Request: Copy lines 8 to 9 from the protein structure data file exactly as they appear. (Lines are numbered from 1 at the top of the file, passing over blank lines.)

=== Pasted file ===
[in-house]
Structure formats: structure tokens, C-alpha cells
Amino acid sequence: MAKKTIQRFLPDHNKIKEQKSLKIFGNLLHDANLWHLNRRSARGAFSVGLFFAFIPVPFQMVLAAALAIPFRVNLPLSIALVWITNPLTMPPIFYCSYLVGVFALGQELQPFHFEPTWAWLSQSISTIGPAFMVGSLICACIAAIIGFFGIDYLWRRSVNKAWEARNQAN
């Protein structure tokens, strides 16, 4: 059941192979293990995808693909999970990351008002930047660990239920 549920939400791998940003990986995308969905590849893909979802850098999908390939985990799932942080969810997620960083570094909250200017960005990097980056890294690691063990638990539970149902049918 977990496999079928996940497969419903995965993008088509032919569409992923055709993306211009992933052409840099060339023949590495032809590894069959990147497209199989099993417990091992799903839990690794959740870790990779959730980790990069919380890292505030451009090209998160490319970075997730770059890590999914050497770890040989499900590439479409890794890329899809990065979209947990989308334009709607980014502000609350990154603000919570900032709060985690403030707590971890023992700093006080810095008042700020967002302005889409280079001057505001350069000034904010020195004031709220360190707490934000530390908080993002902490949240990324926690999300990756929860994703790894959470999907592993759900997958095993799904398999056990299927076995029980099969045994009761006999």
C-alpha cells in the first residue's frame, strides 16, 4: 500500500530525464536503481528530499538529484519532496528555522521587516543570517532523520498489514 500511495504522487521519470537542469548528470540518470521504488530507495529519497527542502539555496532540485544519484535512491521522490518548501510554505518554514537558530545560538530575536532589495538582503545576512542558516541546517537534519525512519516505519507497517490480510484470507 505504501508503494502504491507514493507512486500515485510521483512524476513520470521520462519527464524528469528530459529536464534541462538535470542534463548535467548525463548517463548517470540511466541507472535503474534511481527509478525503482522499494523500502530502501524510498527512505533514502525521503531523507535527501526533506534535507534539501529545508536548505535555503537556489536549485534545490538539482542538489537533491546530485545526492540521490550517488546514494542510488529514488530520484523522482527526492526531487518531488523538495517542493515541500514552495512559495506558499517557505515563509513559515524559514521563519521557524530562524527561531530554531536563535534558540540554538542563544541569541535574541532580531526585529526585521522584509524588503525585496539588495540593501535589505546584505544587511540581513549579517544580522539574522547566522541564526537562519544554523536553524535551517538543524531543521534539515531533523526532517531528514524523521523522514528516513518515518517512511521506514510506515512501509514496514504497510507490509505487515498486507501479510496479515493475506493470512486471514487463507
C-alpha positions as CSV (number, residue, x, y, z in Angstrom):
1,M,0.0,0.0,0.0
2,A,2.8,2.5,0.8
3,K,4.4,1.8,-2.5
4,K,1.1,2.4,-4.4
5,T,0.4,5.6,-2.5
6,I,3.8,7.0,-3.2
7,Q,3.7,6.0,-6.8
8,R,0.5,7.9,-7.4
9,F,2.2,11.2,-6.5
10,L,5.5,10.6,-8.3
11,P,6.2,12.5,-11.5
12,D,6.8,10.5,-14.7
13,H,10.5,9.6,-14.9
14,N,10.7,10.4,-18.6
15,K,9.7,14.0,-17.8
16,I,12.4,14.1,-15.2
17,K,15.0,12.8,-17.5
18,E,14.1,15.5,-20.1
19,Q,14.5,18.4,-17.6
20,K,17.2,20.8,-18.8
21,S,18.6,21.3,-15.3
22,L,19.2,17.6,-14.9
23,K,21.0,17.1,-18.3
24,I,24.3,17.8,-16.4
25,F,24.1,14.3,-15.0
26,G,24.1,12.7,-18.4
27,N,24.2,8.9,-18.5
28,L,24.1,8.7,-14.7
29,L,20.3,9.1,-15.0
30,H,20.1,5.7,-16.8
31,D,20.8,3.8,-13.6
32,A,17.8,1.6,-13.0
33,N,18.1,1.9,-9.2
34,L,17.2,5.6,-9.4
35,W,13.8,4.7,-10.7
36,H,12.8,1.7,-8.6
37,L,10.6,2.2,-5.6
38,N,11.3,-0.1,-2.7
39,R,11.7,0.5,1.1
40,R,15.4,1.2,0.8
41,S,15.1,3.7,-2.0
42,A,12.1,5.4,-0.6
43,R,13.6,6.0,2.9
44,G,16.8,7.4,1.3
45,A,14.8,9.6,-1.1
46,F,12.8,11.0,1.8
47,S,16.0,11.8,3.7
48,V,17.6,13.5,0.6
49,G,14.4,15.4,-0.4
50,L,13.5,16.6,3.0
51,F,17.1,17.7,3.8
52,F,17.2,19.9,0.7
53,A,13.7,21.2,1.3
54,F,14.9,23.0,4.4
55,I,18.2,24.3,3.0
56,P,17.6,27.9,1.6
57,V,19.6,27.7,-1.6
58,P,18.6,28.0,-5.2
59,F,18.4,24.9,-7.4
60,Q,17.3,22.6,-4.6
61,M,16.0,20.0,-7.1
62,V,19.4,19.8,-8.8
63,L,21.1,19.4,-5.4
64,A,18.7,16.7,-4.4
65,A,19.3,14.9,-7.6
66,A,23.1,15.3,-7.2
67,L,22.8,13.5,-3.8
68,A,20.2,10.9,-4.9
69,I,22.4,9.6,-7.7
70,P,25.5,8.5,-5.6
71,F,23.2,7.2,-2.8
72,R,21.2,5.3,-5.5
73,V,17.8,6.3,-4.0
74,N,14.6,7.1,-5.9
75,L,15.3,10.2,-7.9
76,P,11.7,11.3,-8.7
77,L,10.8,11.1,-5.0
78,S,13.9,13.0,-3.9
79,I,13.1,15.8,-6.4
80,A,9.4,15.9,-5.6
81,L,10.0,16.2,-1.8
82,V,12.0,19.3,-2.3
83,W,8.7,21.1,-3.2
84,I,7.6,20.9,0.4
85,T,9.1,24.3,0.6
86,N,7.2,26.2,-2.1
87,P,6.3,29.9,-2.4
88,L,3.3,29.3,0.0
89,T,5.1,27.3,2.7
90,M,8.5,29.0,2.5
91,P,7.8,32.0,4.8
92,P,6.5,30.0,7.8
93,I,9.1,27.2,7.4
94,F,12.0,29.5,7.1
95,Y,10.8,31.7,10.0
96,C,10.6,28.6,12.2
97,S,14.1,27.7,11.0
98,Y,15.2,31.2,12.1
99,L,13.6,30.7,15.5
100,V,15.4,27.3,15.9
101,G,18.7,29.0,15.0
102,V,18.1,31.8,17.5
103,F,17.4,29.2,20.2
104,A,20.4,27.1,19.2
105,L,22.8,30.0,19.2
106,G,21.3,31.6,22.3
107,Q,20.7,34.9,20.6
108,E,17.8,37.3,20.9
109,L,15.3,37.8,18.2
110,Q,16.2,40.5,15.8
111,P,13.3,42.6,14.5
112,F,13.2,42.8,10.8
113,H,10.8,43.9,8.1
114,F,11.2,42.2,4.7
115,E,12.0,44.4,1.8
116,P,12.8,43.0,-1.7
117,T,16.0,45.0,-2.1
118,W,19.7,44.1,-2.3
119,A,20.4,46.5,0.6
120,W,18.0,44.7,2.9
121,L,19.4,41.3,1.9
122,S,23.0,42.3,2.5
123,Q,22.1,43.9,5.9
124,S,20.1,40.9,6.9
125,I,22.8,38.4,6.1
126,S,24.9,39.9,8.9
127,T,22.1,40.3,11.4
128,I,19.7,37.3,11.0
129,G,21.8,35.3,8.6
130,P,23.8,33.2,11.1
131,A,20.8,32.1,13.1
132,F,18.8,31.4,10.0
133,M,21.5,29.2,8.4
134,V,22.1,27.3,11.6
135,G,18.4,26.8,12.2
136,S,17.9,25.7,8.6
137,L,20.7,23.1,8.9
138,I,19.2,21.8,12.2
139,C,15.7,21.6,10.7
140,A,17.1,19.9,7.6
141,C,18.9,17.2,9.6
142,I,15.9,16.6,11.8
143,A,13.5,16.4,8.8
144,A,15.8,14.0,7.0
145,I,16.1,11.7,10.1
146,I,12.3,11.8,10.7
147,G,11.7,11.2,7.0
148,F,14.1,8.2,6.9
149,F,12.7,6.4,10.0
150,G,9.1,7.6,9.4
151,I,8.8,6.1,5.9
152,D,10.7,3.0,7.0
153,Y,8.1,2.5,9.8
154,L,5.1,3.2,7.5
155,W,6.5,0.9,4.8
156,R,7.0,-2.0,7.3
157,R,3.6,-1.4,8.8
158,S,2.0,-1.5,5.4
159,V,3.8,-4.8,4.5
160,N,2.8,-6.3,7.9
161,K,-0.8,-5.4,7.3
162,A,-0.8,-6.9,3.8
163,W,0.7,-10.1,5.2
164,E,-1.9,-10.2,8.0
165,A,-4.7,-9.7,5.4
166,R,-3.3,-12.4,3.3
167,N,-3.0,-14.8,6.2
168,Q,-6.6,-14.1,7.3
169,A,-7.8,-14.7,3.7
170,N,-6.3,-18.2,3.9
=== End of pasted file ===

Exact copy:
2,A,2.8,2.5,0.8
3,K,4.4,1.8,-2.5